“O Janārdana, although these men, their hearts overtaken by greed, see no fault in killing one’s family or quarreling with friends, why should we, who can see the crime in destroying a family, engage in these acts of sin?” Bhagavad Gita 37 – 38
4. Destruction of Dynasty
When all the assembled warriors will be killed then what will happen to their family? Who will give protection to the elders of the family? Children will become orphans. Women will be unprotected. If the elders of the family are not there, then who will guide the younger generation. In absence of proper guidance dynasty will be destroyed. And destruction of the dynasty will create chaos in the society and bring great disaster.
Consequences of destruction of the dynasty (Bhagavad Gita 1.39 – Bhagavad Gia 1.43)
- With the destruction of dynasty, family tradition is destroyed.
- When family tradition is destroyed then family members start practicing irreligion.
- And when irreligion increases then women of the family become polluted.
- When women become polluted then there is unwanted progeny.
- Unwanted progeny causes hellish life for the family and for those who are responsible for destroying family tradition. These unwanted population will not follow religious tradition because of which:
- Ancestors fall down because no one is there to offer them food and water i.e. pinda daan is stopped.
- Community projects and family welfare activities also stop.
Arjuna contemplated that destruction of the dynasty will bring calamity upon all. He said, “Kṛṣṇa, maintainer of the people, I have heard by disciplic succession that those whose family traditions are destroyed dwell always in hell.” Bhagavad Gita 1.43
Arjuna did not want hellish life for anyone. And he did not want to be the cause of hellish for others. Expressing his anguish, Arjuna said, “Better for me if the sons of Dhṛtarāṣṭra, weapons in hand, were to kill me unarmed and unresisting on the battlefield.” Bhagavad Gita 1.45
Arjuna gave reasons as why he did not want to fight the Mahabharat war. But still he did not know if this was the right decision. He was confused. He was not convinced by his own argument. Bewildered and undecided he turned towards Krishna and expressed the feelings of his heart, “O Krishna, I do not know what is better for me. I see that the sons of Dhritarashtra are standing before me. But whether I should conquer them or be conquered by them, I do not know.” Bhagavad Gita 2.6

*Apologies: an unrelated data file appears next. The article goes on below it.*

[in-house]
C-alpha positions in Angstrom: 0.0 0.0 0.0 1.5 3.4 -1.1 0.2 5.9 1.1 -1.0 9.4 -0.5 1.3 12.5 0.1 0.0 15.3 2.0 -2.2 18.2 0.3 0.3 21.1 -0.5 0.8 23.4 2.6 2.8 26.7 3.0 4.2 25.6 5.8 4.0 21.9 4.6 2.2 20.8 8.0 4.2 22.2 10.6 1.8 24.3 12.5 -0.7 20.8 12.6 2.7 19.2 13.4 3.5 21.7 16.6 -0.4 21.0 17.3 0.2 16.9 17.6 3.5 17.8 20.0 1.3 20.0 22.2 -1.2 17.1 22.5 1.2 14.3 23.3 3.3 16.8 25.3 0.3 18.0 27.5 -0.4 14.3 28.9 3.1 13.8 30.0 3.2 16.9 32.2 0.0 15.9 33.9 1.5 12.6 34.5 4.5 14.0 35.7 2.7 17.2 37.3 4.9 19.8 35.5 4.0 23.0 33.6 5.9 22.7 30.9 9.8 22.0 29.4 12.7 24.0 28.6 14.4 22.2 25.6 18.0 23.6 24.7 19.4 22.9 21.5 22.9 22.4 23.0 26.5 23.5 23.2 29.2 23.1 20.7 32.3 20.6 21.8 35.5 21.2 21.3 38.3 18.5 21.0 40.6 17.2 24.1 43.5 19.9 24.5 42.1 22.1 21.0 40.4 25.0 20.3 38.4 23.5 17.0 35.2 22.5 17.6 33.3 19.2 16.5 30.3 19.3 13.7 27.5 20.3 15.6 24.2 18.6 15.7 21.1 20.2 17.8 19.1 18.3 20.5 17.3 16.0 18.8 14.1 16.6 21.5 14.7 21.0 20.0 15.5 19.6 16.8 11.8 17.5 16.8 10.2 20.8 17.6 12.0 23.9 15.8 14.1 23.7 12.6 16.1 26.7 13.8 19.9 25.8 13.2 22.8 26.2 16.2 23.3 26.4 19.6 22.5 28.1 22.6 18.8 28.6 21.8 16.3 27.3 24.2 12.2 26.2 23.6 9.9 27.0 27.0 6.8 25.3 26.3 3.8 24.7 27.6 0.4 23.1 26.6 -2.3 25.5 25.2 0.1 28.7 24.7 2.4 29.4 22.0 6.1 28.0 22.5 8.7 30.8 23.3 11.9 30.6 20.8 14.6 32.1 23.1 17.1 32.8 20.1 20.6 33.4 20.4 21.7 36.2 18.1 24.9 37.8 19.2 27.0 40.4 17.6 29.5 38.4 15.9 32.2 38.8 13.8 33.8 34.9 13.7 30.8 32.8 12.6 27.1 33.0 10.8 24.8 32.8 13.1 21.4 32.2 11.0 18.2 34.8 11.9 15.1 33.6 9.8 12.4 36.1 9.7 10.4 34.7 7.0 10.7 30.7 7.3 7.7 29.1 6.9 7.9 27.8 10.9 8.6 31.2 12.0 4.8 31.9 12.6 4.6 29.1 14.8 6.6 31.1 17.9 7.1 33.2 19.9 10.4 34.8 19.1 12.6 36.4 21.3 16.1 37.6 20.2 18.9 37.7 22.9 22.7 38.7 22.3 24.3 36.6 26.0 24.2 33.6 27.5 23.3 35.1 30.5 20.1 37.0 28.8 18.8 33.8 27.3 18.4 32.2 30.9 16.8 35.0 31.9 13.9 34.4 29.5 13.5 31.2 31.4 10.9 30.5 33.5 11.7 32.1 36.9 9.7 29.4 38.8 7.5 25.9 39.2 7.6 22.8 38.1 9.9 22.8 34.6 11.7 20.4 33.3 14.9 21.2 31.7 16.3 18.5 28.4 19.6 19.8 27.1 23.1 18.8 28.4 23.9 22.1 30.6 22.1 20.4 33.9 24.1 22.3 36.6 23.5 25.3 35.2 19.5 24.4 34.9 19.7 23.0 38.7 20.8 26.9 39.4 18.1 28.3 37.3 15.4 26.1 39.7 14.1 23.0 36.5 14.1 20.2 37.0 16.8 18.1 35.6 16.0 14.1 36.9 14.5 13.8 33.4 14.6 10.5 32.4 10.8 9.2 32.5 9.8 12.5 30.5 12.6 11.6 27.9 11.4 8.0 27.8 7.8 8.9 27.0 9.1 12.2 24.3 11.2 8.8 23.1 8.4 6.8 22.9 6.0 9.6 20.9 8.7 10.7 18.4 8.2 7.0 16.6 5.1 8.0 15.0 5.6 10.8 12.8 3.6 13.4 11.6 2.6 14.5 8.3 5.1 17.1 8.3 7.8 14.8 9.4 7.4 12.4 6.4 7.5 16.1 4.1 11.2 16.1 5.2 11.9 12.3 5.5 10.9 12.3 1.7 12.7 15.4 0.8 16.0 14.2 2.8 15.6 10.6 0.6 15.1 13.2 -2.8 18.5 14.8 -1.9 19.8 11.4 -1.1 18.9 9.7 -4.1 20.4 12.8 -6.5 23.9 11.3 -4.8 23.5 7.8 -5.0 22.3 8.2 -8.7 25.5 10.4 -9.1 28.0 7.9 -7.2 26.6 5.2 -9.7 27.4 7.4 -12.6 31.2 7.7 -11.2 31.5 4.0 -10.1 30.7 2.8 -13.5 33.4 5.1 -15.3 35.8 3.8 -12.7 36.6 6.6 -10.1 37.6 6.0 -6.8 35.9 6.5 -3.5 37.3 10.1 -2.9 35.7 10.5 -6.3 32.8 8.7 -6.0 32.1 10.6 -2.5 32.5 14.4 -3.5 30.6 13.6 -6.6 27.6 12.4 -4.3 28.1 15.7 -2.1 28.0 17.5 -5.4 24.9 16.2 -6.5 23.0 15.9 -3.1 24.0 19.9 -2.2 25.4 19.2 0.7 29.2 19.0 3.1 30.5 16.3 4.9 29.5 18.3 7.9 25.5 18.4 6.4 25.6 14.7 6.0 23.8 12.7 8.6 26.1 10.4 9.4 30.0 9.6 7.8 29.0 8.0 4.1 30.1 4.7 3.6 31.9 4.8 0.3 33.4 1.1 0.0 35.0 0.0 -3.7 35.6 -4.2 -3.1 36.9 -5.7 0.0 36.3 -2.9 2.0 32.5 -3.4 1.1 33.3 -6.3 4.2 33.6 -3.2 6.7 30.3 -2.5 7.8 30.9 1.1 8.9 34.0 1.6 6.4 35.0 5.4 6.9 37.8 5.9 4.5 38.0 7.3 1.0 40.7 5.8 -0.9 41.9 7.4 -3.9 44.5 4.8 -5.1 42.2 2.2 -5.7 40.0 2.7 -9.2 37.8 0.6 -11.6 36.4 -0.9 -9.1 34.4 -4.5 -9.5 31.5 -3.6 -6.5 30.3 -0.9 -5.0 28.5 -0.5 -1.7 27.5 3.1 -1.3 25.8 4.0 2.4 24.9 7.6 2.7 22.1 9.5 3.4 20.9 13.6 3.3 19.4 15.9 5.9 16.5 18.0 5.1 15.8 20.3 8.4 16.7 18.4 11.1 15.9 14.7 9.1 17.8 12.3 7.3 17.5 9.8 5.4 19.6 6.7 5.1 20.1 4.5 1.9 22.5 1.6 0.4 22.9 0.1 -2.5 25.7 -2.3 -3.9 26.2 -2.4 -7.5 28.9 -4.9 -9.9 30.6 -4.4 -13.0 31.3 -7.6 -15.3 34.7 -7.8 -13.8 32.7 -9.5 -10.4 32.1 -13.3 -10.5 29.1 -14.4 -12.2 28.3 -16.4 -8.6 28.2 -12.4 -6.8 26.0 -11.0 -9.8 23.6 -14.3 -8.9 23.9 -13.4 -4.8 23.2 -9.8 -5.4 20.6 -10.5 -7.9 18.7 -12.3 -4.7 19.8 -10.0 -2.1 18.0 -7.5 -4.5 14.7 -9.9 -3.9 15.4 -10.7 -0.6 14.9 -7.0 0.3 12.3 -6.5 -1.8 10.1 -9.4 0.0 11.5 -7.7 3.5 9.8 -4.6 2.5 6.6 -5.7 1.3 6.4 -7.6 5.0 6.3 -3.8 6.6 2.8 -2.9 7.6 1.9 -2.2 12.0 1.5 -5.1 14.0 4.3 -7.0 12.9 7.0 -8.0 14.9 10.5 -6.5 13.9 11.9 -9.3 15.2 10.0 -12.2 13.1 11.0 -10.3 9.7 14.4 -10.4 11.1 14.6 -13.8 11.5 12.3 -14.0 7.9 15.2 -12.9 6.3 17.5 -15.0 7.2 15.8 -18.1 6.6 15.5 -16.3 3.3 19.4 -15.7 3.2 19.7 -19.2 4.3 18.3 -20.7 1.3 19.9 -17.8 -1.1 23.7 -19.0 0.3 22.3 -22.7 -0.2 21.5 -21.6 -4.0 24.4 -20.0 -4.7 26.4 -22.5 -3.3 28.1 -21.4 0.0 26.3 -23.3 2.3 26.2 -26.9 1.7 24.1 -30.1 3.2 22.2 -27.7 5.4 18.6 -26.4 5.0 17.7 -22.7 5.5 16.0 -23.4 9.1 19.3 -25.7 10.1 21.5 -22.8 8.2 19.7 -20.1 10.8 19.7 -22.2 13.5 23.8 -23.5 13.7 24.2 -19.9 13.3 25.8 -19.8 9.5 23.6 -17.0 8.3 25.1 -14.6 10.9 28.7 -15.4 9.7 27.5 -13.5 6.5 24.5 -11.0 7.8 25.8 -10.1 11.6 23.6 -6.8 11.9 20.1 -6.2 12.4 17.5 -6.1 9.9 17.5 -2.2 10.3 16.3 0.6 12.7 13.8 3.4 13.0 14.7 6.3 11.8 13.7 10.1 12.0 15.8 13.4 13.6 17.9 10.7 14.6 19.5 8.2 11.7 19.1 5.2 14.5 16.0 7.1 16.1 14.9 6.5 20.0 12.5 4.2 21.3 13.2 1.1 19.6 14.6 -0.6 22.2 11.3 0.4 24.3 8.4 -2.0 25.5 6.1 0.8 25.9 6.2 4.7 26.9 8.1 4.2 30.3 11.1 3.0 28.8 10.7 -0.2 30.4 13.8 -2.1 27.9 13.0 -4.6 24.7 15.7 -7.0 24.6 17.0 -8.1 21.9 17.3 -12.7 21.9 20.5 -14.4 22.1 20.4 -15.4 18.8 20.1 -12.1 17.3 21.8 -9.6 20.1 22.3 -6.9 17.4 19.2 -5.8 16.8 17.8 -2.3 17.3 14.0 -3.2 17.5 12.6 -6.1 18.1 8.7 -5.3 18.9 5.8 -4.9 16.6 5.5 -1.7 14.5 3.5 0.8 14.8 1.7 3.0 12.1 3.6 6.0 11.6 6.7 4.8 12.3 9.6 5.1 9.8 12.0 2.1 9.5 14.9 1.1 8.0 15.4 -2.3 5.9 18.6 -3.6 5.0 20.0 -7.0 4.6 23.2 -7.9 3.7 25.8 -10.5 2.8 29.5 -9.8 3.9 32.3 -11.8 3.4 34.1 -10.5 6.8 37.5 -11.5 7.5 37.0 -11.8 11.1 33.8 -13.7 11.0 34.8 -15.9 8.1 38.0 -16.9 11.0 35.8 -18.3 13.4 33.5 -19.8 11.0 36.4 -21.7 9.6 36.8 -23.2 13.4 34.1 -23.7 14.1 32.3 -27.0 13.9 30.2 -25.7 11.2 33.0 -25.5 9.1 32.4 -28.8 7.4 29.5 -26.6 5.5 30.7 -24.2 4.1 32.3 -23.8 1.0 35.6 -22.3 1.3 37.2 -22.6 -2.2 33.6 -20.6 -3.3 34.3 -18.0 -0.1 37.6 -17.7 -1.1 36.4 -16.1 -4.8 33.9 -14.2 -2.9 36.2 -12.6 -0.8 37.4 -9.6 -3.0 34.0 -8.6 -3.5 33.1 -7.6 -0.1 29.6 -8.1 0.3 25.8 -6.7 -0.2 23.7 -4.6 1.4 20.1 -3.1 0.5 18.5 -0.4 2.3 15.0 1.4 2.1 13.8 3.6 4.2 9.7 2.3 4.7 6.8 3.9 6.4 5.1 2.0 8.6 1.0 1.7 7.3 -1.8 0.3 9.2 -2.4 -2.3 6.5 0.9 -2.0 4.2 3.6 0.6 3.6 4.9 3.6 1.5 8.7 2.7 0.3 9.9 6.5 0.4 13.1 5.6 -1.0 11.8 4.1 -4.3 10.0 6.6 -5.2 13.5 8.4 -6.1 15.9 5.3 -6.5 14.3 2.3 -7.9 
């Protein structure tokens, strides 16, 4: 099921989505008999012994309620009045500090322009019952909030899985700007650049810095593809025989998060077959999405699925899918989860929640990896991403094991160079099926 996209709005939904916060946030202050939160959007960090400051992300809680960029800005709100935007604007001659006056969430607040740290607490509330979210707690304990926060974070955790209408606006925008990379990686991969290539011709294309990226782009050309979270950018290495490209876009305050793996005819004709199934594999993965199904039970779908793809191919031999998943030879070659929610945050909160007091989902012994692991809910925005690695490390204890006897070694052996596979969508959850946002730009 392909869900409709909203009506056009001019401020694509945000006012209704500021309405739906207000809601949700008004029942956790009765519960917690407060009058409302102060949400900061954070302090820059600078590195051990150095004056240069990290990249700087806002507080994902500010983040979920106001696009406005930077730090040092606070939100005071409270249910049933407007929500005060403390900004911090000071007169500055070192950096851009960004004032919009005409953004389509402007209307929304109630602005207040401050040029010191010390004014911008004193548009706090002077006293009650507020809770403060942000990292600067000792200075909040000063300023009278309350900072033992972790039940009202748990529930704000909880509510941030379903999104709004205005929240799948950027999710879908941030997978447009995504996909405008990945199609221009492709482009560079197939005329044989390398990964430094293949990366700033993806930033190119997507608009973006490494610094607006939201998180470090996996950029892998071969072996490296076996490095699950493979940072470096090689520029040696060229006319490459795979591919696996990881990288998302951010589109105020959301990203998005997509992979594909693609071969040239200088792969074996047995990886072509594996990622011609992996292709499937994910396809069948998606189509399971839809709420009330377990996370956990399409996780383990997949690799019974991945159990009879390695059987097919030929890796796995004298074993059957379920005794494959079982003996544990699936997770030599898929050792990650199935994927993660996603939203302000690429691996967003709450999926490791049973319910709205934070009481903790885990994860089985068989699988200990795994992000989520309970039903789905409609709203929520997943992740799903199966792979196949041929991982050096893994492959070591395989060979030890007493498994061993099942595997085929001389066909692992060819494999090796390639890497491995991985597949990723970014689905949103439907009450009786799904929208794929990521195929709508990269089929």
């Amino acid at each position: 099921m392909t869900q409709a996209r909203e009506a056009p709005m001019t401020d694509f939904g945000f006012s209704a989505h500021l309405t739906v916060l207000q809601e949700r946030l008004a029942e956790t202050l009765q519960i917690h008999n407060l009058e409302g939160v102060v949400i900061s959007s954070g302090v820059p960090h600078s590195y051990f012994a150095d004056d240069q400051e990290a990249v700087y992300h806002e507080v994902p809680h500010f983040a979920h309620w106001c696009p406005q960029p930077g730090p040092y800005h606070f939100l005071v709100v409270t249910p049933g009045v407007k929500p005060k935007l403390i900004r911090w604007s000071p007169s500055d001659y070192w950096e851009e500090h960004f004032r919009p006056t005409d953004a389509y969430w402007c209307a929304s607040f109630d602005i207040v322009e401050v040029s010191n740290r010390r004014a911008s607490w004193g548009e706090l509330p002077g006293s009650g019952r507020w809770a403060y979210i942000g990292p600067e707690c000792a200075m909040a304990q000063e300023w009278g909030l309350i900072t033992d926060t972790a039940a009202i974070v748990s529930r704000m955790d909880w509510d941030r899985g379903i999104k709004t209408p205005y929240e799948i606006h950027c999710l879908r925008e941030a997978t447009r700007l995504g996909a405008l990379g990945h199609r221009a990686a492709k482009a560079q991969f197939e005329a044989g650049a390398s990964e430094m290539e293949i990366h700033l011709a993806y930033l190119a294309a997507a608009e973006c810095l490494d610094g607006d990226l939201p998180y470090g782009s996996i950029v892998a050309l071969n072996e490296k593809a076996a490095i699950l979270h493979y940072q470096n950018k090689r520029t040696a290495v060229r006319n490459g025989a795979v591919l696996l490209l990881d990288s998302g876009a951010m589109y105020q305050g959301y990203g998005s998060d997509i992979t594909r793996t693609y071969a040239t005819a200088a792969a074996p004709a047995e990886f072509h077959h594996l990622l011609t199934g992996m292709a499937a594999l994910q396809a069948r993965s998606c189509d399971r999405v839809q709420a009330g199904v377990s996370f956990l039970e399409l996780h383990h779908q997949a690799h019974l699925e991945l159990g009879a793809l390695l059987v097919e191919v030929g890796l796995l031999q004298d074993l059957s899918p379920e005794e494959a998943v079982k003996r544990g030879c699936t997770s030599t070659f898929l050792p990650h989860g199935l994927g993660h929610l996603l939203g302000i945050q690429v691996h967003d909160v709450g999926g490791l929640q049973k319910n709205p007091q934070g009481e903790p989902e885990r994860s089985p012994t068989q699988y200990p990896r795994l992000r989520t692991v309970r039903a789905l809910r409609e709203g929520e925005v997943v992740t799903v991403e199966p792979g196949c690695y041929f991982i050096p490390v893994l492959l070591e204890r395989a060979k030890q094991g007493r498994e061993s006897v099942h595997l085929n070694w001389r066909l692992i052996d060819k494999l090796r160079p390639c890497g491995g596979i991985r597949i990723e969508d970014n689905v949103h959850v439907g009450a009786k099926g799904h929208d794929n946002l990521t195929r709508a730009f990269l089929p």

Arjuna was thinking why to be part of unnecessary violence. If Duryodhana was so adamant to be the king, let he be the king. I can live by begging. But he also knew that Duryodhana was cruel. He has committed so many sins.
Commenting on this verse Srila Prabhupada writes, “All these considerations by Arjuna definitely proved that not only was he a great devotee of the Lord but he was also highly enlightened and had complete control over his mind and senses.” Bhagavad Gita 2.6 purport
Finally Arjuna takes shelter of Krishna
Standing between both the armies the fearsome warrior was feeling helpless. Arjuna had given five reasons to Krishna as why he did not want war. But still he was not sure if not fighting was the right decision. He was not able to take the right decision. Arjuna the mightiest of the warrior on the battlefield of Kurukshetra decided to take shelter of Krishna. He beseeched Krishna to become his guru and guide him, who was now his surrendered disciple.
“Now I am confused about my duty and have lost all composure because of miserly weakness. In this condition I am asking You to tell me for certain what is best for me. Now I am Your disciple, and a soul surrendered unto You. Please instruct me.” Bhagavad Gita 2.7
Arjuna’s five reasons to not fight the Mahabharat war did not convince Krishna. Krishna ultimately persuaded Arjuna to not run away from Kurukshetra. The Supreme Lord made sure that his friend and devotee fight for the right cause and establish dharma.
To know the details, please read – Why Krishna wanted Arjuna to fight the Mahabharat war?